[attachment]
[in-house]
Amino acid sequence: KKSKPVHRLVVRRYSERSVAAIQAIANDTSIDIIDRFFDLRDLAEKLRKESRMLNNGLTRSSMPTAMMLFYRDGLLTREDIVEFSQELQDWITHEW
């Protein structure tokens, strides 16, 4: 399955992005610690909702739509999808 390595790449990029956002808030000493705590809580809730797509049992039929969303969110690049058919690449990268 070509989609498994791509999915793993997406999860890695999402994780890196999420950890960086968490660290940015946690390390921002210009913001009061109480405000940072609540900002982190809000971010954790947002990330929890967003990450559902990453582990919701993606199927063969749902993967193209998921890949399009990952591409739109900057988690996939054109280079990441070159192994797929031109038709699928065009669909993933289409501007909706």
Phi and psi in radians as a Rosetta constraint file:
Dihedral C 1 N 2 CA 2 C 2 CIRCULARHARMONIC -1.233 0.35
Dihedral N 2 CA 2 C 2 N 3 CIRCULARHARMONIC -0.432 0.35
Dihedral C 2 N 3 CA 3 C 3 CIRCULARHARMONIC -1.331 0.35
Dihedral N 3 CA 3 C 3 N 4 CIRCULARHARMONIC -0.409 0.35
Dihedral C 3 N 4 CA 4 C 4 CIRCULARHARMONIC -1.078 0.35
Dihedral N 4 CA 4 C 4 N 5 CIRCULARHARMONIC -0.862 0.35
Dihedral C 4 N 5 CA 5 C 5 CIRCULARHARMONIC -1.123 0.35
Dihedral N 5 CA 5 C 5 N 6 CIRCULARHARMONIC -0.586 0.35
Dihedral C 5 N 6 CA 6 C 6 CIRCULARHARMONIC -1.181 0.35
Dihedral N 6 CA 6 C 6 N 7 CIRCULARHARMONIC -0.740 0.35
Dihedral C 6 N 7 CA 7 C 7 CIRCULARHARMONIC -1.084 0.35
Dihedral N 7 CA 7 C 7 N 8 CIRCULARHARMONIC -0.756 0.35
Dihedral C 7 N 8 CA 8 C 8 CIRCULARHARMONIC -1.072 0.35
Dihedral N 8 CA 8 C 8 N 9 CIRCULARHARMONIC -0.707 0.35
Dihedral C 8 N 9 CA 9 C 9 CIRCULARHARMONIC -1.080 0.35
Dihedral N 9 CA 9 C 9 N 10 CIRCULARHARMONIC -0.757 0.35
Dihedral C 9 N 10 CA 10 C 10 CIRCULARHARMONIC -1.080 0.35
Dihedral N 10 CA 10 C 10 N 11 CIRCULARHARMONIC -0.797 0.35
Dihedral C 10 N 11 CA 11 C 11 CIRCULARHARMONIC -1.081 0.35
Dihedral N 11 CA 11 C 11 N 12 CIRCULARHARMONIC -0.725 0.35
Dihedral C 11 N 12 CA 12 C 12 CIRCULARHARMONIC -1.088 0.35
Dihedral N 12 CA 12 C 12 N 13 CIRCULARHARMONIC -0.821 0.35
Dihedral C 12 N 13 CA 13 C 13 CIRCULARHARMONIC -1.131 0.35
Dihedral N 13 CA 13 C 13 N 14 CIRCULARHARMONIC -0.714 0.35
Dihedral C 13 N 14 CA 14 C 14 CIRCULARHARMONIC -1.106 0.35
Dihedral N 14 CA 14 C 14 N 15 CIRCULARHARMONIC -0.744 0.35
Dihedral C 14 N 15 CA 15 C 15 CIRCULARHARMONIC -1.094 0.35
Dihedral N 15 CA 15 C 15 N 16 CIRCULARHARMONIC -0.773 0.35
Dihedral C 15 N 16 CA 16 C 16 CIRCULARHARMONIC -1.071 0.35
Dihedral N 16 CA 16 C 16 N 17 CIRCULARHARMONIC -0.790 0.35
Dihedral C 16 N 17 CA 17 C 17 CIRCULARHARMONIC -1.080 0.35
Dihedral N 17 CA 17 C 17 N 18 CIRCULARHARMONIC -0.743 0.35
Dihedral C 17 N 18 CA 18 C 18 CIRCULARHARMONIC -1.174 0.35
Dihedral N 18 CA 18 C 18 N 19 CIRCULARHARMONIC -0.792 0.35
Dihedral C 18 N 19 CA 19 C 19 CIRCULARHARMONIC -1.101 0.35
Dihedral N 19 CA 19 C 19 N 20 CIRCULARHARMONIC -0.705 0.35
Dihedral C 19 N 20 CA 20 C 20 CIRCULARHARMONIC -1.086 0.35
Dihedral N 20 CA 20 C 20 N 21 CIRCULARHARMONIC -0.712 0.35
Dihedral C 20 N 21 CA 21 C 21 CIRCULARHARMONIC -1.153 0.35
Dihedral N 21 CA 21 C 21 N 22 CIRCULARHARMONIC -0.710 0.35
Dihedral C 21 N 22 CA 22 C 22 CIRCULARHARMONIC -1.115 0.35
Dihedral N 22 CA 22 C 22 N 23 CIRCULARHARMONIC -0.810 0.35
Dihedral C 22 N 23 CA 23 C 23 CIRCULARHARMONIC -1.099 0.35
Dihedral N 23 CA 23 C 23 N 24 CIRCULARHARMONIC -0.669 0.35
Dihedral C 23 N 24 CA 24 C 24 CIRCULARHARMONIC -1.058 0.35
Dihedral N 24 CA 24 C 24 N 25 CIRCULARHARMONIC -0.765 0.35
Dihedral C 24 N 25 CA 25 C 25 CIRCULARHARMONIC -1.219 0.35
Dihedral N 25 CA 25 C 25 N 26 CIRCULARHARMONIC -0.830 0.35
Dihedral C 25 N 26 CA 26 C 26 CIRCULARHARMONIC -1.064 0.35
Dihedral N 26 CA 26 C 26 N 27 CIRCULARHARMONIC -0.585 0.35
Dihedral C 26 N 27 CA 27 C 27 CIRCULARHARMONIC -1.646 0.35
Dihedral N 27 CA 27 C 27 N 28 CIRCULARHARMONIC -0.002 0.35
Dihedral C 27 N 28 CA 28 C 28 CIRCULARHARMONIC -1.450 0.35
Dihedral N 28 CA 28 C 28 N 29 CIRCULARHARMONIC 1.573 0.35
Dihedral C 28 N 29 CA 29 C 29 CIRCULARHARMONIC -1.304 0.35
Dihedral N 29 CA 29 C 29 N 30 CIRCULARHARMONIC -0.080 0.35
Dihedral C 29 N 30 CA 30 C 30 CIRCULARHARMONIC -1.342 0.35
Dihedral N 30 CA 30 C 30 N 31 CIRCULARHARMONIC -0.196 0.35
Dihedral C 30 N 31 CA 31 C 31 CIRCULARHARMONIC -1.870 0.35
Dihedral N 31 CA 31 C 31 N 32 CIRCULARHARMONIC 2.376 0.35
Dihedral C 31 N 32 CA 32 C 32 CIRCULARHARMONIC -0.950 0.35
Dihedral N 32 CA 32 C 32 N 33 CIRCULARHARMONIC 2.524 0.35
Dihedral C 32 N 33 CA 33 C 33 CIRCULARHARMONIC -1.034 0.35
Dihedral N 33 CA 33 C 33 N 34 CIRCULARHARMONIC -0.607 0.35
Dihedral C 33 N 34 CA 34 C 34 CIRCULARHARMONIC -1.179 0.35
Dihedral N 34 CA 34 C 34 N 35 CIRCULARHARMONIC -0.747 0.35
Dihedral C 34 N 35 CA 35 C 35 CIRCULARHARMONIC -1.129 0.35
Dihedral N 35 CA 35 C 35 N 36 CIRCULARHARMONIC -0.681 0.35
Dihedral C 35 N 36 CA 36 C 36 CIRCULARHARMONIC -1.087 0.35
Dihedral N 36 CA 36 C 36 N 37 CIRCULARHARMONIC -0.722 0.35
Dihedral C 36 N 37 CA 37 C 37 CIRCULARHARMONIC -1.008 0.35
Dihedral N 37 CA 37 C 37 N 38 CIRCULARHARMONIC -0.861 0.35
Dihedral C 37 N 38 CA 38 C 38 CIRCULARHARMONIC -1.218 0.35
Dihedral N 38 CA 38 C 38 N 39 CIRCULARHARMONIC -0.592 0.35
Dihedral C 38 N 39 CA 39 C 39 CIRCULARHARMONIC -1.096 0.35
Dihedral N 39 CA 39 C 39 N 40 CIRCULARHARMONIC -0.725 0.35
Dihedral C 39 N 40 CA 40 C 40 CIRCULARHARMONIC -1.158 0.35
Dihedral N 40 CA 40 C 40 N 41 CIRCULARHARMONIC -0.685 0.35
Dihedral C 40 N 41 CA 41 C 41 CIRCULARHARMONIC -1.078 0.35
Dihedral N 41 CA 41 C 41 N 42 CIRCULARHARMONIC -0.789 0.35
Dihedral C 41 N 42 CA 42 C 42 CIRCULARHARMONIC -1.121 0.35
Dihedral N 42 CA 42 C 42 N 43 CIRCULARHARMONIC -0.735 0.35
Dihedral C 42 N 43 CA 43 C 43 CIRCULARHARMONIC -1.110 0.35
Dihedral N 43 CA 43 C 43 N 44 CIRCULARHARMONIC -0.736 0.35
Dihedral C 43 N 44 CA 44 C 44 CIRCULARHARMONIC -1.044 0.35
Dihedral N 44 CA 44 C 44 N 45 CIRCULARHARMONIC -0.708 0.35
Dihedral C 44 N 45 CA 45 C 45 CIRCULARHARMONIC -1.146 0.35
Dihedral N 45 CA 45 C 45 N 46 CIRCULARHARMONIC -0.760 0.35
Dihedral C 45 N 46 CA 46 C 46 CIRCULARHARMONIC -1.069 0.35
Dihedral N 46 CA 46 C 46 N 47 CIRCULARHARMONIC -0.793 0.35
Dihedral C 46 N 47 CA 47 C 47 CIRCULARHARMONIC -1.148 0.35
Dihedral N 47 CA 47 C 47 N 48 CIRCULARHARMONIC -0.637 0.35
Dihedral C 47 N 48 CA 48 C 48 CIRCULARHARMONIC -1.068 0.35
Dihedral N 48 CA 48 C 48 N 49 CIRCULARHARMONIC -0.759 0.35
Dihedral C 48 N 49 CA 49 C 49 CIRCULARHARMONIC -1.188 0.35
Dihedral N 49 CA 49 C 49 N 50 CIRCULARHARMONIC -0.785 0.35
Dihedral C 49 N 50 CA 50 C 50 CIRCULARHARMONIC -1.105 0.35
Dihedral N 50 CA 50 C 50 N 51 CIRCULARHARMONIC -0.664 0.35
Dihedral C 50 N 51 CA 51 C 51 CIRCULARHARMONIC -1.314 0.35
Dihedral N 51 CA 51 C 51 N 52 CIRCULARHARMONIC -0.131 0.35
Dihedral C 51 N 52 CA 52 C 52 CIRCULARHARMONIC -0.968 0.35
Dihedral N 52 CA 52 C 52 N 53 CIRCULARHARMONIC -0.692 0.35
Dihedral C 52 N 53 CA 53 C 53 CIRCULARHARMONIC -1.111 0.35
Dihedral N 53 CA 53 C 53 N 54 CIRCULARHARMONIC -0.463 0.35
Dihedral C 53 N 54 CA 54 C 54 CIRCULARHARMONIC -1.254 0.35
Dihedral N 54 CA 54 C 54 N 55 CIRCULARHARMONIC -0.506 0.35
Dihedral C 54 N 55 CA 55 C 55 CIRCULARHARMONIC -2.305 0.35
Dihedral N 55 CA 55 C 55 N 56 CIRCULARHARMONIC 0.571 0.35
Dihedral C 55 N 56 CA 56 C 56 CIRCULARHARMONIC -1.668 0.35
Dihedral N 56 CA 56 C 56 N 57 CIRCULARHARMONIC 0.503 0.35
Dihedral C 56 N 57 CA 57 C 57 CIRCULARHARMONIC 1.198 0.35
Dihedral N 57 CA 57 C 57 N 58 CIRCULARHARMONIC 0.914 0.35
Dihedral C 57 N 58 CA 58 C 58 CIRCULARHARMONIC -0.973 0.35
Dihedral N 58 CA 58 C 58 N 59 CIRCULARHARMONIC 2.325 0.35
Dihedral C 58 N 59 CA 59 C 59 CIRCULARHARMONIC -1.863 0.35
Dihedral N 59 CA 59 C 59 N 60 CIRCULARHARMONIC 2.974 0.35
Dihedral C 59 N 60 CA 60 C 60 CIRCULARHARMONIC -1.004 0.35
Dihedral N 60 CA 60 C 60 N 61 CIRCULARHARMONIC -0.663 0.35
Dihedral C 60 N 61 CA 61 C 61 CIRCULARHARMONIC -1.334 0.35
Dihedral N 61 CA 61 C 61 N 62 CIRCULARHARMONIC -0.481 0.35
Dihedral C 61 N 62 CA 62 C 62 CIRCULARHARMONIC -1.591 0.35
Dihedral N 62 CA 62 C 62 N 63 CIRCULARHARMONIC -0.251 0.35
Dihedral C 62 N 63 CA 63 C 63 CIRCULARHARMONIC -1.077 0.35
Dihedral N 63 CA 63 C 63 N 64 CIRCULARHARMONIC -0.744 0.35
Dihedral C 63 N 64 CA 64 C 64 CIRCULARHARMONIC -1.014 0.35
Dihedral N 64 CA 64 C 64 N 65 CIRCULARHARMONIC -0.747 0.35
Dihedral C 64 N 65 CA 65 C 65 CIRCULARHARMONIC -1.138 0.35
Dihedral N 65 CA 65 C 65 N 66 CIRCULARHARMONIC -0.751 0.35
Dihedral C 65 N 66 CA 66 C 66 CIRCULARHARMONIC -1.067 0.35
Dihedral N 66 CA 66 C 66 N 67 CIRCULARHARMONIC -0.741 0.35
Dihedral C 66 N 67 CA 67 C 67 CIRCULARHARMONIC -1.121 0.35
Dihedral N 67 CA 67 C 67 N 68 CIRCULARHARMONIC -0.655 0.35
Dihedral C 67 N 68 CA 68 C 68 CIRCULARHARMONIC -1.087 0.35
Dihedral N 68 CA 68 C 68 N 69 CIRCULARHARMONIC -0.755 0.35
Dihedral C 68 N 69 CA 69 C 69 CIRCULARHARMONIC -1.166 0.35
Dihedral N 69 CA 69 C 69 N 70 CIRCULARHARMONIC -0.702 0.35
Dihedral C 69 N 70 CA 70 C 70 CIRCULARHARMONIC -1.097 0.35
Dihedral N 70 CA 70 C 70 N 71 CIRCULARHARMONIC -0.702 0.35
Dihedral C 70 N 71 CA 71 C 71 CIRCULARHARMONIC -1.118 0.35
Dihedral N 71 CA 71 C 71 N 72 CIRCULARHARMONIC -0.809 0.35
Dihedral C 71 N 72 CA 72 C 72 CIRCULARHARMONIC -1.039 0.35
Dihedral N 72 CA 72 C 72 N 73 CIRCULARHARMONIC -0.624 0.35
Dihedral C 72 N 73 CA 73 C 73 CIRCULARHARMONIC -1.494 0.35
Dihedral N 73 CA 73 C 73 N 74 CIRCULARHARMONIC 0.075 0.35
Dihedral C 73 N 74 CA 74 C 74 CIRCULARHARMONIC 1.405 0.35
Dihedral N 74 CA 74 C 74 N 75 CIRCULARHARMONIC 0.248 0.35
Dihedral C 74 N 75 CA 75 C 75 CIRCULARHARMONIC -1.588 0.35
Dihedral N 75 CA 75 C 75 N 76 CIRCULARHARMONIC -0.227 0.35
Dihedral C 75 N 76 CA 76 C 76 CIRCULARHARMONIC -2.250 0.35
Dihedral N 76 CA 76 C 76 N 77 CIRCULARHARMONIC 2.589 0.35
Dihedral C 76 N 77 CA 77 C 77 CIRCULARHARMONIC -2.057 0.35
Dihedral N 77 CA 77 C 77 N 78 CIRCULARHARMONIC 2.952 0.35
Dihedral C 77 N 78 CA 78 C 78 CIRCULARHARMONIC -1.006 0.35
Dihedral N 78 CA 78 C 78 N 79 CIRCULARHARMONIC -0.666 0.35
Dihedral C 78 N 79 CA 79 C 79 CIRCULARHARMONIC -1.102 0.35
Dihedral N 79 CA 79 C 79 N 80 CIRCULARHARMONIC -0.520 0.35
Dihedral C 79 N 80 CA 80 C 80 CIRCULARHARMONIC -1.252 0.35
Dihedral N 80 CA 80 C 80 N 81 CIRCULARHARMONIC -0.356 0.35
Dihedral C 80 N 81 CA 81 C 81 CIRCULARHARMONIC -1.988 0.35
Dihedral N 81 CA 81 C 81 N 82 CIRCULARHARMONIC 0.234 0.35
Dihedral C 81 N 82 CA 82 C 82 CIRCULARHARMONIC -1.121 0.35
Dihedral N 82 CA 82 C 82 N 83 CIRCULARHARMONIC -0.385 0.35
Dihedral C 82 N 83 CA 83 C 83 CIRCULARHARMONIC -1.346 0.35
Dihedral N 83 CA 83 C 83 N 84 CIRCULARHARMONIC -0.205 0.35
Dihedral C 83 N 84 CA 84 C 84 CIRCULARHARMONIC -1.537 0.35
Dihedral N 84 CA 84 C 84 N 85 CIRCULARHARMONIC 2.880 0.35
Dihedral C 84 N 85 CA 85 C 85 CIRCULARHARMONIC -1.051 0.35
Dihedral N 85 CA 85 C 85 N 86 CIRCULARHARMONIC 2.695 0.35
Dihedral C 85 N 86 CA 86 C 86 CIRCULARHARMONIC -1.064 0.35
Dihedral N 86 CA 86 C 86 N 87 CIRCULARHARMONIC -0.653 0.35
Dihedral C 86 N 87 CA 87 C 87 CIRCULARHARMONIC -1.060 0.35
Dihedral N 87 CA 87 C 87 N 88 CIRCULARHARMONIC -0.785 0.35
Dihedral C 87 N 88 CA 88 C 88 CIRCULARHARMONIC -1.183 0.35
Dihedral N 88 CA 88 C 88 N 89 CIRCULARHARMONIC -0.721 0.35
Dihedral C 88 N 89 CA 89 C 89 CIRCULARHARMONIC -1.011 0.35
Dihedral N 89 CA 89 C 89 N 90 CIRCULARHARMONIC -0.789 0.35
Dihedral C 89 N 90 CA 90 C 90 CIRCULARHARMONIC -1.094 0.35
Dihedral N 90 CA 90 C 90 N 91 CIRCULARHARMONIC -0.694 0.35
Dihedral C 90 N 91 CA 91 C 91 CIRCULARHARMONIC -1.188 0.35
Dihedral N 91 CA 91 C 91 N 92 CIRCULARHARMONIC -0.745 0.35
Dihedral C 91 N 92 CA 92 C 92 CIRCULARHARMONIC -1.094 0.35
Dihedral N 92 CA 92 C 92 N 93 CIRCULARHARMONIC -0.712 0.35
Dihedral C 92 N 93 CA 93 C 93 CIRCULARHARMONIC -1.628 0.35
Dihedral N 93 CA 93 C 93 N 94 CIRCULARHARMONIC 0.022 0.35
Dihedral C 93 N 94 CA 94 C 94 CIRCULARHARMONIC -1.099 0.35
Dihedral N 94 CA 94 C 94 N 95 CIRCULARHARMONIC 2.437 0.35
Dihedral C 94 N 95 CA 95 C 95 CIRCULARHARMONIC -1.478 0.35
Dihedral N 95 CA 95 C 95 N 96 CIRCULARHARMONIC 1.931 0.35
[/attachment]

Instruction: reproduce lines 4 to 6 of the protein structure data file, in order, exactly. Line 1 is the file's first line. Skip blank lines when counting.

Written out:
Phi and psi in radians as a Rosetta constraint file:
Dihedral C 1 N 2 CA 2 C 2 CIRCULARHARMONIC -1.233 0.35
Dihedral N 2 CA 2 C 2 N 3 CIRCULARHARMONIC -0.432 0.35